So, although consumption of digital content may engage the viewer more, there is no guarantee, given the nature of the technology and the norms surrounding it, that the engagement will be with the network brand, the show's sub-brand, a combination of the two, or other factors entirely. That said, a recent study suggest that, if presented through a number of media channels, network affiliation awareness seems to grow stronger, echoing multiple studies on marketing messages and consumer retention.
Although there is certainly potential for branding and revenue generation online, interactivity is not the silver bullet that will save the networks from a consumer standpoint either. Various companies have tried to launch costly interactive television initiatives since the 1970s, all of which failed because they overestimated the audience interest in the service.
The public's interest in interactivity does not seem to be much better for network websites. Even though the vast majority of homes have a television and Internet penetration in U.S. households is quite high, there are estimates that as little as 5% of broadcast networks' viewers actually watch streaming video, in contrast to the 15% of cable channel viewers who do. A recent study of cable network website users found that they enjoyed using the website, but did not see it as the "Internet brand of the network" or as a "functional alternative to television". In fact, the usage of the cable television websites was heavily dependent on if they had been mentioned on air - a factor that accounted for about two thirds of visitors - and, not surprisingly, the popularity of a cable network's website mirrors the popularity of the network's broadcasts.
This raises the question of the utility of focusing branding efforts on these channels at all. If the users are highly engaged "content junkies" who usually learn about the site through watching television anyway, is network brand development online a worthwhile area to explore?
Re-run or Pitch: Anything new?
One could argue that the current challenges facing the networks are nothing new. Viewership and ratings of network television have been in decline since the introduction of cable television channels and the VCR; network primetime share of the TV audience Network prime time viewing shares have dropped from over 90% in 1979 to about 50% in 1998, the same year the four networks' season rating slipped to 36%. The growing ubiquity of advertising in everyday western life and the issues that raises first drew comment in the mid-1800s, and many of the "new" advertising ideas, from the single sponsor to the commercial-program integration were used in TV's earlier days. Hand wringing about the propensity of consumers to skip advertisements on television began as early as the 1950s and 1960s when articles appeared in the popular press on how to "zap" commercials with a remote.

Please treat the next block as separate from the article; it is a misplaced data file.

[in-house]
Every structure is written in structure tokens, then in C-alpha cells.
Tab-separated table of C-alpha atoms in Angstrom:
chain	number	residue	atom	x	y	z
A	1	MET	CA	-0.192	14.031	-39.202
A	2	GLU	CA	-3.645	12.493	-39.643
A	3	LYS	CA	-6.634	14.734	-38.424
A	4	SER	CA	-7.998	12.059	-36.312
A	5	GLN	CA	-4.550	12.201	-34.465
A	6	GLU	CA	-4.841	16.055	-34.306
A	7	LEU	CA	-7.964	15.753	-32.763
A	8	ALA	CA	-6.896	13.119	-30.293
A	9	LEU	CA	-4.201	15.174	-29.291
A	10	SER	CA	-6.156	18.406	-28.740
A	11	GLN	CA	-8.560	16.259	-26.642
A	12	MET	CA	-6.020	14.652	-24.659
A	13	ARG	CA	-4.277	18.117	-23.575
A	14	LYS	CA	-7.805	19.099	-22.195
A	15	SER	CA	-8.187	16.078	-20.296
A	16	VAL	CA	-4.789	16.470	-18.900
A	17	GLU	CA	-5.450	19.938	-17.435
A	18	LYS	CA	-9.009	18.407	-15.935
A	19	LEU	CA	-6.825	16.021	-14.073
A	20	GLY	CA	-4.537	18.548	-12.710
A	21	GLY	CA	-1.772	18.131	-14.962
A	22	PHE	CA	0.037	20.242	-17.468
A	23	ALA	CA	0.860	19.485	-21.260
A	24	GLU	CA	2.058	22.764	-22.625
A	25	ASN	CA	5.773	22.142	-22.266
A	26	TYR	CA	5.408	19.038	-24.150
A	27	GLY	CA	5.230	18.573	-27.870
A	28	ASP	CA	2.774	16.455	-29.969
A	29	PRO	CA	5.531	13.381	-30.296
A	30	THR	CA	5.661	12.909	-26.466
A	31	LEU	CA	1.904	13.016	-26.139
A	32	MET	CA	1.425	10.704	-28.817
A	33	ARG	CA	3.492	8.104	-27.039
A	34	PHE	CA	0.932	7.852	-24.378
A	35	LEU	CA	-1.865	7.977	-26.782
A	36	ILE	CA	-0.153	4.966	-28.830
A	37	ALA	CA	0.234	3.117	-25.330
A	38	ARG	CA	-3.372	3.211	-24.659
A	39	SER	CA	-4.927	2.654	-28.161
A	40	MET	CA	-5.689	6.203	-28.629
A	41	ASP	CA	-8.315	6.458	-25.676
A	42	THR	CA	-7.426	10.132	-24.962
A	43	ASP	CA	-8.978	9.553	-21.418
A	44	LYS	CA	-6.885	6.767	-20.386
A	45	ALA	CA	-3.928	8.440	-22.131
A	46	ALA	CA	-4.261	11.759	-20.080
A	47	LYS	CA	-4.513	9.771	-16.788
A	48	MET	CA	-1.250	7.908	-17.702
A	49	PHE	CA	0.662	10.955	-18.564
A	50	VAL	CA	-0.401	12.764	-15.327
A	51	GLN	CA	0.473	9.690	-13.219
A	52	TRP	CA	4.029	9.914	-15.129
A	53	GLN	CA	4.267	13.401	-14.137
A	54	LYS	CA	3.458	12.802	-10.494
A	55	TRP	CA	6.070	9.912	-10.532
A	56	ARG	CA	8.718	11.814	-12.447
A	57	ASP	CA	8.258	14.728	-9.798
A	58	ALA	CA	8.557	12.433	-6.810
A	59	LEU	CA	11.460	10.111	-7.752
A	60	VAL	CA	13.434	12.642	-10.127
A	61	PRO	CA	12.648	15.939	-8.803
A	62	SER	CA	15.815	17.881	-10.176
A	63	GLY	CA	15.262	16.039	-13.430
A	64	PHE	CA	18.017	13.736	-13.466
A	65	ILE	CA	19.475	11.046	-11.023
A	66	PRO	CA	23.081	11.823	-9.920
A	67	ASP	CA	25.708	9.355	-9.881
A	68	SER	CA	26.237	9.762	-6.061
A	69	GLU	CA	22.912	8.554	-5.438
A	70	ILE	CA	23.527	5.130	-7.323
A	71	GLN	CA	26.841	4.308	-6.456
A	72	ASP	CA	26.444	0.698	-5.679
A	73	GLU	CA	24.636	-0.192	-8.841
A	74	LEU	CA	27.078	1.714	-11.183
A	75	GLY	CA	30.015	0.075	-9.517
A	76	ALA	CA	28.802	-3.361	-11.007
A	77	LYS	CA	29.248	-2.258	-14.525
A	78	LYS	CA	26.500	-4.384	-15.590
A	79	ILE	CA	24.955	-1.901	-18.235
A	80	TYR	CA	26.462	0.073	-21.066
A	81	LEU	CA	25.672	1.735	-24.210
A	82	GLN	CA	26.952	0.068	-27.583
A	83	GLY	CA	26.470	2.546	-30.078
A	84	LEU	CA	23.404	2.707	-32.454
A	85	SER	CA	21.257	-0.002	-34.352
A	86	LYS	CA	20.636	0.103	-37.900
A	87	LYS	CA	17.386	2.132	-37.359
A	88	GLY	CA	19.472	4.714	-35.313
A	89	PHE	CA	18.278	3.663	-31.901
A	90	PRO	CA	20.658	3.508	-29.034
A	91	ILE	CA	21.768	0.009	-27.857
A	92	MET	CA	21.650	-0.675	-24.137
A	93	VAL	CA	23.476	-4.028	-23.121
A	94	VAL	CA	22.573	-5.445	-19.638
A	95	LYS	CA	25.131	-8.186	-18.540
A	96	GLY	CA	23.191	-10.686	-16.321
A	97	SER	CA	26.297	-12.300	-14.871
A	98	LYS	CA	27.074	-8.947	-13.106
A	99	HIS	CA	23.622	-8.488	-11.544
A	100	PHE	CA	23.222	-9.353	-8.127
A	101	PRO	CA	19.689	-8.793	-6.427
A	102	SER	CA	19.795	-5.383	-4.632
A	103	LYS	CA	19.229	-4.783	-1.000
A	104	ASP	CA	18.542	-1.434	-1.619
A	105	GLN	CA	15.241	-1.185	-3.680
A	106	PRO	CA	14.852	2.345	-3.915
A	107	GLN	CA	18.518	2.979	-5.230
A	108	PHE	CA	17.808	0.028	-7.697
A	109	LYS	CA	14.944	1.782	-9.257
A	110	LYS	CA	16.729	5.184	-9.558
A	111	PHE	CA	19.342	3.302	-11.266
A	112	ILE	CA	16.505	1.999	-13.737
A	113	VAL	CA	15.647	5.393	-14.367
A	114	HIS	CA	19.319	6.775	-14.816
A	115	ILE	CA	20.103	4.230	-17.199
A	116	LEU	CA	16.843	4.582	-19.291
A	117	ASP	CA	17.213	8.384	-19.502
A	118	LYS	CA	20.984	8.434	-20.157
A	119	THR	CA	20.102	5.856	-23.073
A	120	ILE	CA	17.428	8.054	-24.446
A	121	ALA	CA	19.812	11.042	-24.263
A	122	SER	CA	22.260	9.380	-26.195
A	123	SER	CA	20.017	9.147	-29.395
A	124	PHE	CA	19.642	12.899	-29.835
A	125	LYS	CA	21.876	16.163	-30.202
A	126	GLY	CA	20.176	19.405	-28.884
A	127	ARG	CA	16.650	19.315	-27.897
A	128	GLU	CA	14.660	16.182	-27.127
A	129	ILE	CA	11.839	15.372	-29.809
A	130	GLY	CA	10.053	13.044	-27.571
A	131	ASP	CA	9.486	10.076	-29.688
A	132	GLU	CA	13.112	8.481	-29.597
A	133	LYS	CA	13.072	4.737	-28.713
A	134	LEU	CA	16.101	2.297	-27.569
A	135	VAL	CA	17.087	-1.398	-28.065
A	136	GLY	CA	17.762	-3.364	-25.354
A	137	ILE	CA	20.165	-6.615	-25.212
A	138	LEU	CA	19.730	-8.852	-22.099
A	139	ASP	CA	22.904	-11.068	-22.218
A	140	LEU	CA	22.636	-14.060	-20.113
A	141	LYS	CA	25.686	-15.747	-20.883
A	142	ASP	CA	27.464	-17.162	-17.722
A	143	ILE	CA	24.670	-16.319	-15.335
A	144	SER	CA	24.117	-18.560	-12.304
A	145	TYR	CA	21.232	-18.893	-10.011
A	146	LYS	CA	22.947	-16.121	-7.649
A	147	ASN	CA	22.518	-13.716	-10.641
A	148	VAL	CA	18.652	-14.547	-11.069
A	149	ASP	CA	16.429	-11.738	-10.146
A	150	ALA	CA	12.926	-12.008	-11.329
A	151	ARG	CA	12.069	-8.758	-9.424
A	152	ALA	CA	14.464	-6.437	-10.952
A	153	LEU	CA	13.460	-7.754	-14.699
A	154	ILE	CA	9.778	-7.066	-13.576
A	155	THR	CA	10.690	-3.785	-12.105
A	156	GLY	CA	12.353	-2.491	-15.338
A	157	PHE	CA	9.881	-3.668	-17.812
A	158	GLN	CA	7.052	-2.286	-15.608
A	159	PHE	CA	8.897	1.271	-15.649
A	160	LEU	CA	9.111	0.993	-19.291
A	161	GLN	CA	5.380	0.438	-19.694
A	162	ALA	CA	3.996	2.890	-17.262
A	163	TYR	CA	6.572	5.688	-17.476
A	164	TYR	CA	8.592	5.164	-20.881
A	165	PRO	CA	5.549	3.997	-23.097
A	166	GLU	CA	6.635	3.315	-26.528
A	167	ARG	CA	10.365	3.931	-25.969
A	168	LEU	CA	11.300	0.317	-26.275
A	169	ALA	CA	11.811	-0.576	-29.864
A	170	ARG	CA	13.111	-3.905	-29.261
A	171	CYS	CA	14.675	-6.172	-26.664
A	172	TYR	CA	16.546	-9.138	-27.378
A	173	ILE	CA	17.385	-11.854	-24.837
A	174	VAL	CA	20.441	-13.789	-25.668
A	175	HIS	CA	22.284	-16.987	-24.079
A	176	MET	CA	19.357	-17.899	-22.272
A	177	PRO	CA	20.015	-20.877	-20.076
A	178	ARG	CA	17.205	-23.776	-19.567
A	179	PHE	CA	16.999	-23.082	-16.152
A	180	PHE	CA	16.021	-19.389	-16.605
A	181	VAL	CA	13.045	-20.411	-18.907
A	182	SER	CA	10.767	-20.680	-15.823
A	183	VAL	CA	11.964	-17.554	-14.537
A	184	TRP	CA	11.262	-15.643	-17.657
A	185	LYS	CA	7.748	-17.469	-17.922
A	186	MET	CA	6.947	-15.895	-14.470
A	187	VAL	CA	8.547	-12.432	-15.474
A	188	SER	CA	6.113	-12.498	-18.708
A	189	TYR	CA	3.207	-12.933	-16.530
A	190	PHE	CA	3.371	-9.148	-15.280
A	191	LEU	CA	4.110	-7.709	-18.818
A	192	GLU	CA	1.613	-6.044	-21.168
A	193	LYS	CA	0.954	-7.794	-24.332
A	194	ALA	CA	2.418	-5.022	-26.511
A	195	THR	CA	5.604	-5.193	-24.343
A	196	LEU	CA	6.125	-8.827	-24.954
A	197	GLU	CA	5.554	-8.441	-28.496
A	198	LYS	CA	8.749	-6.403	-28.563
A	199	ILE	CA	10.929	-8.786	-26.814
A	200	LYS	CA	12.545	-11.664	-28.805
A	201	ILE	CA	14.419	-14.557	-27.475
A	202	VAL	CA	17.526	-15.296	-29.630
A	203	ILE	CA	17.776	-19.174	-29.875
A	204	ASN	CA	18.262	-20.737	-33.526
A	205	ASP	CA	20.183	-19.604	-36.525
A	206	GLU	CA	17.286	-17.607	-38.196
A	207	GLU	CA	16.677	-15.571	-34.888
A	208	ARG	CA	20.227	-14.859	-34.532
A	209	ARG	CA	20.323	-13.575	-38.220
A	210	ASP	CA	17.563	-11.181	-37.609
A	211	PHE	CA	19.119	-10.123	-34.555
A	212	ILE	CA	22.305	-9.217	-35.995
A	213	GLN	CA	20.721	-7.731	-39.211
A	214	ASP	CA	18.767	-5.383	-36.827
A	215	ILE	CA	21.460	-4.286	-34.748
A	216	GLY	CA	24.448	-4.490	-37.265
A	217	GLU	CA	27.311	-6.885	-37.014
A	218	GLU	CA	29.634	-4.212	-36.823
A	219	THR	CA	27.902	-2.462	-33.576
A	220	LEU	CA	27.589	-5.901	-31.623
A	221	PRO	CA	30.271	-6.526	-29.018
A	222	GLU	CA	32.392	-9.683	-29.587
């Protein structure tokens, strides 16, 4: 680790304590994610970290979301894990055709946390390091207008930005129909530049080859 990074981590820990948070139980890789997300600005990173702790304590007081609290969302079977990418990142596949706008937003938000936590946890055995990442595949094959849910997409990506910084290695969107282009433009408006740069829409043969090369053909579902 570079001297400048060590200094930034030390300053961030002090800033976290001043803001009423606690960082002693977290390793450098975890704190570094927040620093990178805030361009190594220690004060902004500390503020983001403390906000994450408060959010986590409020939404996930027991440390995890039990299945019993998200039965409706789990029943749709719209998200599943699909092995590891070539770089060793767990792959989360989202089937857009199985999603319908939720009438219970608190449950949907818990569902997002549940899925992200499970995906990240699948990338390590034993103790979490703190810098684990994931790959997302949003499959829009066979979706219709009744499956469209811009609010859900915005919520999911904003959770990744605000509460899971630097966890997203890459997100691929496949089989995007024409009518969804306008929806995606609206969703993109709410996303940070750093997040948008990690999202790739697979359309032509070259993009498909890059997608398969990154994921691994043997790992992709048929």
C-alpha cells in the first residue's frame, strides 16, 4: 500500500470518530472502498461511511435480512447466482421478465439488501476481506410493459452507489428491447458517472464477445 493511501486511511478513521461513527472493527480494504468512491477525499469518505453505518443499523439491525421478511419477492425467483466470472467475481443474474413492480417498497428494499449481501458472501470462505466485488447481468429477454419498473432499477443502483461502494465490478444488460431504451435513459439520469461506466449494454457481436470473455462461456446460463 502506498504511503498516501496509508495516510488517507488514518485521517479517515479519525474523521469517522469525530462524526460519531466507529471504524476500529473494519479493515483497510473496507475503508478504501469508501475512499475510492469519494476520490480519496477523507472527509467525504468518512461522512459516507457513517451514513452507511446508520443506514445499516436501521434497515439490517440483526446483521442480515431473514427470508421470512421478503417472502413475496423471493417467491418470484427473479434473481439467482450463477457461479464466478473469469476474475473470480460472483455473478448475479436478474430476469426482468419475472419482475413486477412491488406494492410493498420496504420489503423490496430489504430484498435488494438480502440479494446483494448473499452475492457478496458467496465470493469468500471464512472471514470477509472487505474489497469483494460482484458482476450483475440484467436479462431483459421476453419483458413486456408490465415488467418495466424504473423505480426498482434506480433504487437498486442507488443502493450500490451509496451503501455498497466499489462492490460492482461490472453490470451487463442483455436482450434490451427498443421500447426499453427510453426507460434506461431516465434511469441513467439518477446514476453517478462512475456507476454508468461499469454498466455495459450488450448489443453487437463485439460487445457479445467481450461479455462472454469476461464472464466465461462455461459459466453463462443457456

Going with the flow
If we take the opposite view, that these changes are significant and, as some have argued, we are living in a "post-network" or possibly even "post-television" era , where traditional channels will become obsolete and consumers will be left to their own devices in selecting the content they want to view. Although sensational and interesting to contemplate, these scenarios would not be consistent with the evolution of media where, as Henry Jenkins argues, "once a medium establishes itself as satisfying some core human demand, it continues to function within a larger system of communication options". This outlook would also be inconsistent with the current and historical behaviors of "mass" audiences who have been known to vary widely in their adoption of new technology and consumption habits, as we have seen.
If the latter case is true, how can television, and more specifically the networks, adapt to a brave new world that includes not only cable, and DVRs but digital distribution channels and an audience that wants more and more control over what it watches and when. If content is indeed king, where do broadcast networks fit in, and how do they keep their advertisers happy and revenue streams flowing?
The answer seems to be in stealthy advertising and broad diversification. John Caldwell argues that television is going through a rhetorical shift that directly reflects the industrial context and reality in which producers and distributors now find themselves. Productions are "content", not "programs", that media companies are now "repurpose[ing] and "migrating" to "platform[s]". As Sumner Redstone, Chairman of Viacom, a media conglomerate explained the company's philosophy in 2004: "What advertisers buy is platforms to get their brand promoted, and we've got four platforms for them [broadcast TV, cable TV, billboards, and radio]...[w]e're everywhere, because in this day and age you have to be where the advertisers need to be."
Unfortunately for the broadcast networks, the shocks of industry deregulation in the 1980s allowed "emerging media conglomerate were reaping the benefits of vertical integration in the cable landscape, but the broadcast networks were precluded from doing the same thing." When regulations changed again in the mid-1990s, a there was a "phase of frenzied merger and acquisitions activity characterized by an unprecedented commitment to vertical integration and 'synergy'" for broadcast networks, including extensive re-branding campaigns when the quality and familiarity message did not seem to help get an audience.
The new multi-platform, on-demand universe of repurposed channels and content disrupts Raymond William's concept that flow, sequences of items in a programming lineup, is a defining characteristic of television as a medium. Without the ability to control flow, broadcast networks - lacking the strong viewer identification and brand strength common to cable - seem to be in danger of loosing relevance as a medium or distribution channel and moving further and further into content production and promotion of engagement with a stable of content sub-brands.